Three Approaches to Predictive Analytics in Healthcare


Predictive AnalyticsWhen it comes to predictive analytics, the message is clear: it’s the intervention that matters. Crunching all the big data in the world and using fancy machine-learning math will never improve patient care unless the data is tied directly to driving appropriate and timely decisions.

To that point, for predictive analytics to be successful in healthcare, it must have three simple characteristics: timely, role-specific, and actionable.

And like a three-legged stool falling over when it’s missing one of the legs, the lack of any one of these three requirements significantly increases the chance of failure and waste during clinical implementation. Recent articles in the New York Times, Boston Globe, and Wall Street Journal highlight the inefficiencies in today’s healthcare systems.

At Health Catalyst, we are using three types of predictive analytics that directly support clinical decision-making and inform administrative priorities and action. These approaches include:

  1. Risk scores (stratification)
  2. What-if scenarios (simulation)
  3. Geo-spatial analysis (mapping)

Risk Stratification

Risk stratification scoring can assist in prioritizing clinical workflow, reducing system waste, and creating financially efficient population management. Well-established risk stratification scores of low-risk, high-risk, and rising-risk can play a key role in several healthcare scenarios. For example, a calculated risk score can help reduce system waste by setting workflow priorities for patient follow-up in heart failure patient populations. Based on this predictive risk score ranking, care managers are prompted to focus on those patients at highest risk and pre-emptively intervene with medication reconciliation, scheduling home visits, or follow-up appointments.

Other methods to calculate population risk include the CMS-HCC (Centers for Medicare and Medicaid Hierarchical Condition Categories) approach or population comorbidity algorithms, such as Elixhauser or Charlson-Deyo, which score to approximate the expected disease burden of a given geographic area. Patient-facing surveys such as SF – 12® and SF – 36® are another approach to approximating risk.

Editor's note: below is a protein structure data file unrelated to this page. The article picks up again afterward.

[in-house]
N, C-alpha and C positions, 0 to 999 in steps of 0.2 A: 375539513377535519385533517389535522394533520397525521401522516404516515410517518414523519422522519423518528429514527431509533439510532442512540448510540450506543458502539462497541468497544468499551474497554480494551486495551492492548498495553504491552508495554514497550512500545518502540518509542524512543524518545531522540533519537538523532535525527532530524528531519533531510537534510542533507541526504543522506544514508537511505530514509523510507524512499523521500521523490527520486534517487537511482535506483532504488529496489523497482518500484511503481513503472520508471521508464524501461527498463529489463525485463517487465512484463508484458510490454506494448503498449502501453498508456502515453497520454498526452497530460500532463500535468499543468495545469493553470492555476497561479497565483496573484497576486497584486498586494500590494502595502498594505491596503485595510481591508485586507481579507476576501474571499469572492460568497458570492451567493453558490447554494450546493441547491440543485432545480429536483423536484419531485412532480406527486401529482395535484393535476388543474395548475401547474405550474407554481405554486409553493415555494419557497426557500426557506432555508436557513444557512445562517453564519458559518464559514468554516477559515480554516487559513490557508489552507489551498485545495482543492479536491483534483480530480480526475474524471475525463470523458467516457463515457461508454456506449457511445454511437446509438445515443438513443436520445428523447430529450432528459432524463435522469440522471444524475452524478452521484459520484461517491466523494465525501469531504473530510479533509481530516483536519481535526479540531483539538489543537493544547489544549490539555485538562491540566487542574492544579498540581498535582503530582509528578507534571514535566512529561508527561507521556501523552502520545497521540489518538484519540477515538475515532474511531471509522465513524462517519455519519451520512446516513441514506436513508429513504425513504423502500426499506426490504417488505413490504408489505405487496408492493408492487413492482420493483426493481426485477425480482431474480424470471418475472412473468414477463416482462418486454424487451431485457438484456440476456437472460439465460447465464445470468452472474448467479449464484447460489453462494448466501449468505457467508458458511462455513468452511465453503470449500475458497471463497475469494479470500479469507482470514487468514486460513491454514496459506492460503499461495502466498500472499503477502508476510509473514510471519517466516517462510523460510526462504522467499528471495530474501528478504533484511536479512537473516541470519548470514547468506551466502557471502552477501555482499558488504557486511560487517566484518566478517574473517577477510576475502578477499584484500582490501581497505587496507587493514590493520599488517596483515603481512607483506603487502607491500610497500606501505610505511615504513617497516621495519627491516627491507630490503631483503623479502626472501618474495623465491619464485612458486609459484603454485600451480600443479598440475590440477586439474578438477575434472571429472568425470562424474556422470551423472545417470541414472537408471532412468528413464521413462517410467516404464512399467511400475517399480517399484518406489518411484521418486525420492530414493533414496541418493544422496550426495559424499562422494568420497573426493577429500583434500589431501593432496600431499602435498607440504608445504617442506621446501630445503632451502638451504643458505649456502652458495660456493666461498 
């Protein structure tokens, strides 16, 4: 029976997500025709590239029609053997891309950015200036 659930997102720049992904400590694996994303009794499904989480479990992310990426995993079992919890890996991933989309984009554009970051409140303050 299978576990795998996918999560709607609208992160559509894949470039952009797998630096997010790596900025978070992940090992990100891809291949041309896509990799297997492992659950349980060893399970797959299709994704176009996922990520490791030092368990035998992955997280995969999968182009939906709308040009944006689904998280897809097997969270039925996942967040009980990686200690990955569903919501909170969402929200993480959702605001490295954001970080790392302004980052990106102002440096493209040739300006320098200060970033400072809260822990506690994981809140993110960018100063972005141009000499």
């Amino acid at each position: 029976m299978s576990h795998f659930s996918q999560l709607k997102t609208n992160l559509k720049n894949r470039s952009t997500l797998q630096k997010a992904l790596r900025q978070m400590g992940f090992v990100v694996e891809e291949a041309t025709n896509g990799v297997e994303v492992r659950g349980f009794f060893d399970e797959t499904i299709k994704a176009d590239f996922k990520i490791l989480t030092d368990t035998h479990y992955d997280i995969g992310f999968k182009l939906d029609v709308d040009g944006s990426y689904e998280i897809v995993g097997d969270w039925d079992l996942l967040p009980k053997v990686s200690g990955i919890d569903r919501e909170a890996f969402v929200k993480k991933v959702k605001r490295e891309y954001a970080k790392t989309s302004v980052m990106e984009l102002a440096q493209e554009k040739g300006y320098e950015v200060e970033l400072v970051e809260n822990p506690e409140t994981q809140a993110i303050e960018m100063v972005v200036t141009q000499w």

Another type of predictive approach we use with our client partners is simulation/what-if scenarios. These tools can be invaluable when decision-makers want to ask simple “what if” questions about a given clinical area or administrative function.

For example, our Key Process Analysis (KPA) application calculates the amount of opportunity dollars available to capture as variation is reduced in a specific clinical care process. The sum of these care process opportunity dollars across an entire care system can be quite substantial. The KPA tool also helps to prioritize which clinical areas to initially target using the Pareto 80/20 rule.

A more clinically focused example is found in our advanced analytics application for the appendectomy population module. In this example, we used a length-of-stay simulation to understand the financial impact (dollars saved) and improved patient satisfaction when patients have a shorter stay in the hospital. Predictive analytics used in a simulation environment allows clinicians and administrators a safe glimpse into “what if” and the likely outcomes of a given combination of events.


Geographic information systems (GIS) and geo-spatial analysis is a well-developed industry, having recently passed its 50th anniversary mark. Despite those five decades, the obvious overlap to leveraging GIS tools with healthcare and geomedicine is just now coming into focus. Only recently have large sets of national claims and payment data been made public. Additionally, private and non-profit institutions have large amounts of operational and patient data that could be mapped.

Mapping layers and predictive analytics are routinely used to forecast weather, optimize supply chains, and support military deployment. A natural extension of these established approaches is to leverage GIS mapping of health care facilities, patient disease burden, and accountable care populations. This is a very visual and effective approach to analytics and decision-making.

What Really Matters for Healthcare Predictive Analytics

Our message is simple: prediction is the easy part, it’s the intervention that matters.

Return on investment does not reside in data itself, but in timely interpretation of that data followed by appropriate intervention. When a calculated metric is timely, role-specific, and actionable, the return on dollars and quality follow. All the predictive bells and whistles in the world will not improve healthcare one iota without thoughtful and meaningful intervention and clinical leaders willing to base that intervention on proven predictive data.

Powerpoint Slides

Would you like to use or share these concepts?  Download this Predictive Analytics in Healthcare presentation highlighting the key main points.

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